A written statement can clarify what you can (and can't) do to help your parents and your kids
MANY FAMILIES THESE DAYS draft "mission statements" that help define the values they live by. Families can also benefit from drafting a more tightly focused "values statement," clarifying their thinking about the kind of financial support they can give their loved ones.
"If they're not careful, Gen Xers in the middle of the sandwich can be overly generous, putting their own futures at risk," says Stacy Allred, managing director, Merrill Lynch Wealth Management Center for Family Wealth Dynamics and Governance™. "Agreeing on goals ahead of time can provide a framework for subsequent discussions about such touchy matters as family loans and wills. This can be immensely helpful in managing expectations and helping people plan ahead."
To start, work with your financial advisor to determine what you need for current expenses and for retirement savings. Then put down on paper what you're able to give to support your kids and parents. Be as detailed as possible, Allred advises. Your family values statement should include:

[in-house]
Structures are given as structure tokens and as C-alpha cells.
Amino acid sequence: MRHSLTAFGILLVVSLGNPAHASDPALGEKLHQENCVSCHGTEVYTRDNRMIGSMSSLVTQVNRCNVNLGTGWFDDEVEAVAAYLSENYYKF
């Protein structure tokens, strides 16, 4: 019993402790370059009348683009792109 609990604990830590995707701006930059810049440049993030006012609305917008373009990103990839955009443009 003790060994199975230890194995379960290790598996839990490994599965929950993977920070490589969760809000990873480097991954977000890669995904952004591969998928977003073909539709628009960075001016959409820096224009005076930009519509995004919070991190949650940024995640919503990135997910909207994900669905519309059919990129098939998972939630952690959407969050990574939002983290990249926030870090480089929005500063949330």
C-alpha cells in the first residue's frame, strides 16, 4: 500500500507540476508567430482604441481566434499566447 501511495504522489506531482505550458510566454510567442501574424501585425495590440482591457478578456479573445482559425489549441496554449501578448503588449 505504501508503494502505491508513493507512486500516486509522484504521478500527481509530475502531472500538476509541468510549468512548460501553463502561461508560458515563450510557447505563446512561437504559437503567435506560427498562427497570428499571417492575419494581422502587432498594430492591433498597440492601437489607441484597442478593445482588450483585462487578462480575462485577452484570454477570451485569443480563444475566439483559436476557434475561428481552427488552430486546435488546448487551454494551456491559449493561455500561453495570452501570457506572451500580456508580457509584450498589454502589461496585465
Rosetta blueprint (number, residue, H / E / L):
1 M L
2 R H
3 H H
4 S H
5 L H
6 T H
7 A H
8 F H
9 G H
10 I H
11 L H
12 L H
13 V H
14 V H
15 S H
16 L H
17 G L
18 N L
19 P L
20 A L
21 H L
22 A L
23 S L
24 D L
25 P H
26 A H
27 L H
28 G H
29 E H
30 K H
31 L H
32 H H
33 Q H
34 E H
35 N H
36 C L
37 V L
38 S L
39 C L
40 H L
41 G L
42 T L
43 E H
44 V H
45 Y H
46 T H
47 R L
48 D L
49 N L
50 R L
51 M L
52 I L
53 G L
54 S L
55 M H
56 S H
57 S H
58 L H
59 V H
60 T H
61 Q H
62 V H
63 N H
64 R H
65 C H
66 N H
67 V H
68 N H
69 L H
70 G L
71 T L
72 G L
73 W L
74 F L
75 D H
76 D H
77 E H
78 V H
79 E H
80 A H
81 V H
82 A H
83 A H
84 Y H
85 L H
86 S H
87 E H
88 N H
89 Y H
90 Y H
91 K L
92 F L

- Why you want to help. What are your main goals? To help make your parents' lives comfortable? To educate your kids while also encouraging self-reliance? Setting clear boundaries can keep demands from becoming open-ended.
- How you will help. What types of assistance—time, money, emotional support—are you prepared to provide?
- What you will do. Be as specific as possible. Will you support your kids through their undergraduate years or beyond? Will you help them with the down payment on their first home? How much can you do to see that your parents have the housing and care they need?
Once the values statement is complete, share it with your family. "Make clear to them that the values statement is intended to help you make the most of the resources you have, for everyone's benefit," says Allred.